Agriculture, land reform, and rural development minister Thoko Didiza has implored young people in the Free State to take full advantage of the opportunities presented by the National Rural Youth Services Corps (NARYSEC) programme.
Didiza also called on the youth to become change agents and to contribute meaningfully to the development of their communities.
She made the call during a NARYSEC intake ceremony held on Monday in Thaba Nchu.
The programme, which is implemented by the Department of Agriculture, Land Reform, and Rural Development, seeks to contribute towards the country’s broader skills development initiatives for the youth.
Addressing more than 1000 participants, Didiza warned that South Africa will never change if young people just wait for the government to provide for them.
“Let us go to the farm and start farming. Once you are done with the programme, we want to see you being able to farm. This initiative is meant to kick-start your life so that you can change for the better.
“Yours is to give back to the community, especially your family. You are carrying a lot of responsibilities and if you fail you will have failed the country. As pioneers, you have a lot of responsibilities to contribute toward South Africa’s economy,” Didiza said.
She urged participants to become change agents who contribute towards the vision of building vibrant, equitable and sustainable rural communities.
The ministers added she was hopeful that most of the participants will use their skills to deveop economic opportunities created by the District Development Model.
Didiza was accompanied by Cooperative Governance and Traditional Affairs (Cogta) Minister, Dr. Nkosazana Dlamini-Zuma, and Free State MEC for finance, who was standing in for Premier Sisi Ntombela.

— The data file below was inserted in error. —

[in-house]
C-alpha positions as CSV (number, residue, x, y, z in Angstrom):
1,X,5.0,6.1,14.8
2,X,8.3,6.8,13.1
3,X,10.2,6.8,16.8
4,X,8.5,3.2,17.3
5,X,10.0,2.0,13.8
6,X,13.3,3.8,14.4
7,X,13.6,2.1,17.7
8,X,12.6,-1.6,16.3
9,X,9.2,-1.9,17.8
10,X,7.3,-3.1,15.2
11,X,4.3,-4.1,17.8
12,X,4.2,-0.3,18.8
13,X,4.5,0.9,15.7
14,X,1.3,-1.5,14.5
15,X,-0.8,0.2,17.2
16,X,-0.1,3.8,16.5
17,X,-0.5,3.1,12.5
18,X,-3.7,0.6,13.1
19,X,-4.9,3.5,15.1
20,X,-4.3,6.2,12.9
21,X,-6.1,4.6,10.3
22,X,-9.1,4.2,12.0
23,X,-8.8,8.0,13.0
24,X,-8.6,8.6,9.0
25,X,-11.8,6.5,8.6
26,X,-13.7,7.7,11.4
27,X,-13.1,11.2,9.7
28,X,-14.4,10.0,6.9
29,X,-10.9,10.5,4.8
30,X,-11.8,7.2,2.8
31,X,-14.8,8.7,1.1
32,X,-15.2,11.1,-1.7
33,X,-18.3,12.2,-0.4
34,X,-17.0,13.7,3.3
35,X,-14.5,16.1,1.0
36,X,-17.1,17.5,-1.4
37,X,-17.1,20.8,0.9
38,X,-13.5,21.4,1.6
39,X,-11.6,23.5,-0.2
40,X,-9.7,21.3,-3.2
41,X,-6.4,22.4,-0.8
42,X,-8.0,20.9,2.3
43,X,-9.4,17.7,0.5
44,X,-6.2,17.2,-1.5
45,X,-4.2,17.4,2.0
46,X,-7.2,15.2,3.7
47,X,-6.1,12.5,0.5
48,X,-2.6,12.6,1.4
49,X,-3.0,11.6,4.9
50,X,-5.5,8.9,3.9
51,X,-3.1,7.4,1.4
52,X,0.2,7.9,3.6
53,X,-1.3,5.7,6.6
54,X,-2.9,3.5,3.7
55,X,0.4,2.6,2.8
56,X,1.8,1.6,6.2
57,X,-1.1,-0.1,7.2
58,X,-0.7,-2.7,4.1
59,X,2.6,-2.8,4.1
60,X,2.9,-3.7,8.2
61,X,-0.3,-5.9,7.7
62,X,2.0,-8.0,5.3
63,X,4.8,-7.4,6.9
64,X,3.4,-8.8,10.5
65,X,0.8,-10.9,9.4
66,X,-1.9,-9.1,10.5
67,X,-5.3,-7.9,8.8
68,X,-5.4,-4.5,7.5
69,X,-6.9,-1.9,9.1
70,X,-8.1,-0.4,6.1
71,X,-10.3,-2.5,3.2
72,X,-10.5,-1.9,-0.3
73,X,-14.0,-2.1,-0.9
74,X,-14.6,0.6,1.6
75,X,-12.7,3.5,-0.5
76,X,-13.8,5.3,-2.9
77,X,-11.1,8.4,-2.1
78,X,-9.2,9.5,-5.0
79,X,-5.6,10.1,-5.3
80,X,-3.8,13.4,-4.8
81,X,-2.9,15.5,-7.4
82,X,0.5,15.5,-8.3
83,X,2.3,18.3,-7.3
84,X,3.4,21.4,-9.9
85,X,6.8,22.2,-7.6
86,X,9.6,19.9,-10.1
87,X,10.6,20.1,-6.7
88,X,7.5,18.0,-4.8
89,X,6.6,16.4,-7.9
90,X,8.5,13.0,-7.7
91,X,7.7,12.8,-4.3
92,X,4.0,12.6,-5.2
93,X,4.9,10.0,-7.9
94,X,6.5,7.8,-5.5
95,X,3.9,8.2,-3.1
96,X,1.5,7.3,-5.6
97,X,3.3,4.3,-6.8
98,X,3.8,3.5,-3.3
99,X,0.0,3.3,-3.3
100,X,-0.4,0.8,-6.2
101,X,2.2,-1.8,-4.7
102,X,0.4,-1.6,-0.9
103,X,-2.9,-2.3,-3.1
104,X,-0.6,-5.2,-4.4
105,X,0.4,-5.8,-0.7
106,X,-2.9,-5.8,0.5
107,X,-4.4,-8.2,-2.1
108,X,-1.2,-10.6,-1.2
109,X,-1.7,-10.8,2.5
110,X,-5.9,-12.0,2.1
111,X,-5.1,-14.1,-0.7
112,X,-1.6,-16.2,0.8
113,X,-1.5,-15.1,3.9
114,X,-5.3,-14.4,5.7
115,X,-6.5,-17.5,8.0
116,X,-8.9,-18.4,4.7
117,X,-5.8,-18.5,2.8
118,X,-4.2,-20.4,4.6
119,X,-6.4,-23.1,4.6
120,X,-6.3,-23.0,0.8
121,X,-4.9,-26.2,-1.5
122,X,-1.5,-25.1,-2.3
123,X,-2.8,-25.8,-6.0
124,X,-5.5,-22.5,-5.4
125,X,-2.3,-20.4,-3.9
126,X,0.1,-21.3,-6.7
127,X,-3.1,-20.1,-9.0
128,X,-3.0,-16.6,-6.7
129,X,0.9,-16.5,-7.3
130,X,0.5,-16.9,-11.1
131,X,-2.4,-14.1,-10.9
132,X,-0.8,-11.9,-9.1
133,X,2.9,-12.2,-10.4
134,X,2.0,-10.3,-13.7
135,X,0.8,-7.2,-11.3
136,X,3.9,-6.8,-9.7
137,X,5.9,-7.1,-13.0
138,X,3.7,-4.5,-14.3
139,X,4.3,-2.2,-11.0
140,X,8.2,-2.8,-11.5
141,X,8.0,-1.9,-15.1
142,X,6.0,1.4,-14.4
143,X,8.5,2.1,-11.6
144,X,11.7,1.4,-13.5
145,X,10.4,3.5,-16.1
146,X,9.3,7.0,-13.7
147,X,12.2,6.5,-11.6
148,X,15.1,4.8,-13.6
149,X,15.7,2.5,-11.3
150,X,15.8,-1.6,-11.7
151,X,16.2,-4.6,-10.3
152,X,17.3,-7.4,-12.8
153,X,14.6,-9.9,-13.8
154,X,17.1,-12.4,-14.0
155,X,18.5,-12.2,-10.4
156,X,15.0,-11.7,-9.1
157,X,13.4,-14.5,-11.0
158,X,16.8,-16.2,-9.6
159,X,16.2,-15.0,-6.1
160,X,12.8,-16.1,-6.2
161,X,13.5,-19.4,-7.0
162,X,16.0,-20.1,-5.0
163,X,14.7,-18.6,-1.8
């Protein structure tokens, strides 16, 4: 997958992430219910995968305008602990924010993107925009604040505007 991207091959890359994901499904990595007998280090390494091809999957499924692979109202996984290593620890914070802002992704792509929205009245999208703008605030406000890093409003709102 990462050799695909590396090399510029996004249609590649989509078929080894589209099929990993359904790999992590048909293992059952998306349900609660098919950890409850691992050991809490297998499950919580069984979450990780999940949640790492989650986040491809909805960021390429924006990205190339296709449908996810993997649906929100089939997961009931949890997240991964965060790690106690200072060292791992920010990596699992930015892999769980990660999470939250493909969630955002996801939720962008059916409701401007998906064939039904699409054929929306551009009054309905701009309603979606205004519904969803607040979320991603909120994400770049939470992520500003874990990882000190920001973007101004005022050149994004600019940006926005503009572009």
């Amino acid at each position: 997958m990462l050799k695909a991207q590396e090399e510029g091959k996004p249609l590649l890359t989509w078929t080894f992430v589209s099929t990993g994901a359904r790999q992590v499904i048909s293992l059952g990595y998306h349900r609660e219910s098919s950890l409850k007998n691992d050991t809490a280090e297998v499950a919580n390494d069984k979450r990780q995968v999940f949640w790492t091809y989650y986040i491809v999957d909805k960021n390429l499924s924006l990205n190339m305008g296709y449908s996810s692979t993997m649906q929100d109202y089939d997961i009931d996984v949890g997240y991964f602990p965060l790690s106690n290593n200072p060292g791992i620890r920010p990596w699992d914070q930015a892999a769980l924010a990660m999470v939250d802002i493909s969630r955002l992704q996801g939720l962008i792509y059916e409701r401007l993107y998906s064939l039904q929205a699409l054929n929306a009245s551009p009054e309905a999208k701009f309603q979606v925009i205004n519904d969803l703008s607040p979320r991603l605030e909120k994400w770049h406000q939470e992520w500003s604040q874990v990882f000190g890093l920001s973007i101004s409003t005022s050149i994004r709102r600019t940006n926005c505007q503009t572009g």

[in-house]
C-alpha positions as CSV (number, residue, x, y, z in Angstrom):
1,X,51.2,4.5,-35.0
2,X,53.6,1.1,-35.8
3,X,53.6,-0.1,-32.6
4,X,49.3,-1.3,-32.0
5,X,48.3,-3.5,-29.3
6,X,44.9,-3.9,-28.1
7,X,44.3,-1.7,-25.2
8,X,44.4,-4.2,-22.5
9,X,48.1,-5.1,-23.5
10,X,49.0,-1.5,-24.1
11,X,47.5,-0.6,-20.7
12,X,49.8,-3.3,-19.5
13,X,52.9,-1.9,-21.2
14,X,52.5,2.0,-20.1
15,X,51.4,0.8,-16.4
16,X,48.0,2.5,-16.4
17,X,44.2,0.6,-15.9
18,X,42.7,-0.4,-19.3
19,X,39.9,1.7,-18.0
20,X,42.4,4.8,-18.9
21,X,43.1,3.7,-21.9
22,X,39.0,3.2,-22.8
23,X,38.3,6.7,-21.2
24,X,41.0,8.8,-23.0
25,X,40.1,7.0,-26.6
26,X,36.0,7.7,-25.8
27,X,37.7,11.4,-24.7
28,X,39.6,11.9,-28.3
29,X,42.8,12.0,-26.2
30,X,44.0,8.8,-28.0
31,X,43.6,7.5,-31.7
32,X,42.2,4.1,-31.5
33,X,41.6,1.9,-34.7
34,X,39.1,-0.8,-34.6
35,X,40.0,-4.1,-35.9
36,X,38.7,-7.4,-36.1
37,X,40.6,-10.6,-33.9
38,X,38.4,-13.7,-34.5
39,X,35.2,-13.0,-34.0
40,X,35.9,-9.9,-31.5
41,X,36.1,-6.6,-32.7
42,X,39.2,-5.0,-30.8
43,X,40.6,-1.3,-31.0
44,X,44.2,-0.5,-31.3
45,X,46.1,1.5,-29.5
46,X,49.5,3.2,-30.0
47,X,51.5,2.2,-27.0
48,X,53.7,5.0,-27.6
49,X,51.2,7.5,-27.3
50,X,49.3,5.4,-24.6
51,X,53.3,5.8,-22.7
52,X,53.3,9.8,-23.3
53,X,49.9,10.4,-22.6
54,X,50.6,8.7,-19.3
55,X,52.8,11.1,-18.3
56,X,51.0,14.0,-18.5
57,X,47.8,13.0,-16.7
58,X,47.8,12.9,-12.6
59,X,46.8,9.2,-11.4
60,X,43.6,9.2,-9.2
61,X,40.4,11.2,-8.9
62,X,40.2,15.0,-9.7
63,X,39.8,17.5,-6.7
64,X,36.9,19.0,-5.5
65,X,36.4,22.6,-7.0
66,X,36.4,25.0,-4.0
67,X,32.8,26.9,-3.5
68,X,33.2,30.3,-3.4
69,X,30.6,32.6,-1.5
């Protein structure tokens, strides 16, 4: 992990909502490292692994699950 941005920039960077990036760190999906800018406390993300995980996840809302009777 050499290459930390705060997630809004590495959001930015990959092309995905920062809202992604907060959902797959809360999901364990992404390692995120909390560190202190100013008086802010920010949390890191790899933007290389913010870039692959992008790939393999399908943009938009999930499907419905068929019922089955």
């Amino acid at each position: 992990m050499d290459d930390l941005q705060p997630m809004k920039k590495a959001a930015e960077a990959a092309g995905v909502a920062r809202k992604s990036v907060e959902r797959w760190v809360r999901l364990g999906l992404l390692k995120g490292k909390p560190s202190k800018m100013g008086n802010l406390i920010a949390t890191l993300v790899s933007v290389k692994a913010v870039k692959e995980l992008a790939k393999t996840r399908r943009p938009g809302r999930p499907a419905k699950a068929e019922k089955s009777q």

The NARYSEC programme is a 24-month skills development initiative targeting unemployed rural youth between the ages of 18 and 25, who are in possession of Grade 12, as part of the rural economy transformation strategy.
Since the trailblazing programme’s commencement in 2010, NARYSEC has recruited thousands of youths from all the country’s provinces. It develops the skills of targeted participants in partnership with other public and private sector institutions in line with the Rural Economic Transformation Strategy.
Dlamini-Zuma also encouraged the youth and women to go into business, especially farming.
“There is a need for districts to have economic development. If there is no economic development, we will never deal with poverty in our communities,” she said, urging young people to grab such opportunities with both hands.
Dlamini-Zuma said the government was trying out a new District Development Model to address corruption, poverty, economic growth, unemployment, spatial planning, and skills development. The model would be piloted at district, local and metropolitan levels.
“One of the government’s main objectives is to identify local development opportunities and ensure economic activity in every district. Unemployment will not abate if we do not ensure that there are opportunities for employment outside the government in all the districts … this will also assist us in addressing poverty,” she indicated.
After recruitment, participants are dispatched to the NARYSEC College in Thaba Nchu where they are taken through an induction, orientation and life skills training phase.
This is followed by a youth leadership development programme, which is administered by the South African National Defence Force at the 3SAI military base in Kimberley and at the SA Naval base in Saldanha, Western Cape.
The youth are then enrolled in TVET and other training colleges to obtain qualifications in their chosen career fields, which are paid for by Agriculture, Land Reform, and Rural Development.
Upon completion, participants then venture into various career paths while others are absorbed into government departments, municipalities, and the private sector. Some establish their own businesses.